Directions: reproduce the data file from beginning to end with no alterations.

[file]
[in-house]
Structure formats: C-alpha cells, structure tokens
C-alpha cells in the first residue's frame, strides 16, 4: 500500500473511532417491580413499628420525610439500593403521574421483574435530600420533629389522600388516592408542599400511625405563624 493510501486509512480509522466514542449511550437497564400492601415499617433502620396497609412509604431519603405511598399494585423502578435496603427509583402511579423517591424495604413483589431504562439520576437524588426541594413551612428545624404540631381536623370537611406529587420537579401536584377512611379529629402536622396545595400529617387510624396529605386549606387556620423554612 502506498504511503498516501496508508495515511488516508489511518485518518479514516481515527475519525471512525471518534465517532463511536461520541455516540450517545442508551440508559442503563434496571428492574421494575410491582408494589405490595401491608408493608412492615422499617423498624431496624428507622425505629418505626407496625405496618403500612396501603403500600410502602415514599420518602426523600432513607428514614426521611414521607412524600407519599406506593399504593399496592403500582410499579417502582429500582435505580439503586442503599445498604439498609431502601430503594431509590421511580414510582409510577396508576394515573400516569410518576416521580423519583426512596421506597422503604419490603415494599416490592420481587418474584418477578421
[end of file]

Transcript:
[in-house]
Structure formats: C-alpha cells, structure tokens
C-alpha cells in the first residue's frame, strides 16, 4: 500500500473511532417491580413499628420525610439500593403521574421483574435530600420533629389522600388516592408542599400511625405563624 493510501486509512480509522466514542449511550437497564400492601415499617433502620396497609412509604431519603405511598399494585423502578435496603427509583402511579423517591424495604413483589431504562439520576437524588426541594413551612428545624404540631381536623370537611406529587420537579401536584377512611379529629402536622396545595400529617387510624396529605386549606387556620423554612 502506498504511503498516501496508508495515511488516508489511518485518518479514516481515527475519525471512525471518534465517532463511536461520541455516540450517545442508551440508559442503563434496571428492574421494575410491582408494589405490595401491608408493608412492615422499617423498624431496624428507622425505629418505626407496625405496618403500612396501603403500600410502602415514599420518602426523600432513607428514614426521611414521607412524600407519599406506593399504593399496592403500582410499579417502582429500582435505580439503586442503599445498604439498609431502601430503594431509590421511580414510582409510577396508576394515573400516569410518576416521580423519583426512596421506597422503604419490603415494599416490592420481587418474584418477578421